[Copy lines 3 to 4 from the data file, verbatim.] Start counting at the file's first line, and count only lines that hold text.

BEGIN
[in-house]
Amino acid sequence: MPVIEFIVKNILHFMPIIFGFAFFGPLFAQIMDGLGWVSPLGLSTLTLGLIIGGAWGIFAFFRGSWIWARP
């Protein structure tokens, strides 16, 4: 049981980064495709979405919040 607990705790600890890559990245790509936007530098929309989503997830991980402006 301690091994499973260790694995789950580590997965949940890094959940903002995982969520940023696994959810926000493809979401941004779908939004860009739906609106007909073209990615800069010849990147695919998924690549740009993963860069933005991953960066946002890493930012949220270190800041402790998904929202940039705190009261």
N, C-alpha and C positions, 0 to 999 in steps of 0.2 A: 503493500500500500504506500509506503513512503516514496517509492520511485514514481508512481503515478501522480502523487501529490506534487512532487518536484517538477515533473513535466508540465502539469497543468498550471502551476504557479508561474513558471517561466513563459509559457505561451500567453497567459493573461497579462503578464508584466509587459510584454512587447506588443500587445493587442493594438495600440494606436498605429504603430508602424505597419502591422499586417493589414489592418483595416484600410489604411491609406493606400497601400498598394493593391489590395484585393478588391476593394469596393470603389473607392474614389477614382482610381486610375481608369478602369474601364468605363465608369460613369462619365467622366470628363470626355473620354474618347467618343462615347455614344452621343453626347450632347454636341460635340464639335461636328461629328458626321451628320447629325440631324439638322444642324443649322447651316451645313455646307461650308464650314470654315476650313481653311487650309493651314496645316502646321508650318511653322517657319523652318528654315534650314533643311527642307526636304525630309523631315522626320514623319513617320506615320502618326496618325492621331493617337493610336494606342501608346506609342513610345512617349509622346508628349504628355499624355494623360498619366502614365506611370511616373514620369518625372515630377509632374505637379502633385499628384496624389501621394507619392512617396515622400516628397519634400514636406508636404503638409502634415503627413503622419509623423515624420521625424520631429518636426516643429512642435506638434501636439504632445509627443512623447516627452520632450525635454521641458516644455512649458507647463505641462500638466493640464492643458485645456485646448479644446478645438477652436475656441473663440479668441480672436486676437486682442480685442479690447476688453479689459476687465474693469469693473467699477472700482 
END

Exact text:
């Protein structure tokens, strides 16, 4: 049981980064495709979405919040 607990705790600890890559990245790509936007530098929309989503997830991980402006 301690091994499973260790694995789950580590997965949940890094959940903002995982969520940023696994959810926000493809979401941004779908939004860009739906609106007909073209990615800069010849990147695919998924690549740009993963860069933005991953960066946002890493930012949220270190800041402790998904929202940039705190009261």
N, C-alpha and C positions, 0 to 999 in steps of 0.2 A: 503493500500500500504506500509506503513512503516514496517509492520511485514514481508512481503515478501522480502523487501529490506534487512532487518536484517538477515533473513535466508540465502539469497543468498550471502551476504557479508561474513558471517561466513563459509559457505561451500567453497567459493573461497579462503578464508584466509587459510584454512587447506588443500587445493587442493594438495600440494606436498605429504603430508602424505597419502591422499586417493589414489592418483595416484600410489604411491609406493606400497601400498598394493593391489590395484585393478588391476593394469596393470603389473607392474614389477614382482610381486610375481608369478602369474601364468605363465608369460613369462619365467622366470628363470626355473620354474618347467618343462615347455614344452621343453626347450632347454636341460635340464639335461636328461629328458626321451628320447629325440631324439638322444642324443649322447651316451645313455646307461650308464650314470654315476650313481653311487650309493651314496645316502646321508650318511653322517657319523652318528654315534650314533643311527642307526636304525630309523631315522626320514623319513617320506615320502618326496618325492621331493617337493610336494606342501608346506609342513610345512617349509622346508628349504628355499624355494623360498619366502614365506611370511616373514620369518625372515630377509632374505637379502633385499628384496624389501621394507619392512617396515622400516628397519634400514636406508636404503638409502634415503627413503622419509623423515624420521625424520631429518636426516643429512642435506638434501636439504632445509627443512623447516627452520632450525635454521641458516644455512649458507647463505641462500638466493640464492643458485645456485646448479644446478645438477652436475656441473663440479668441480672436486676437486682442480685442479690447476688453479689459476687465474693469469693473467699477472700482 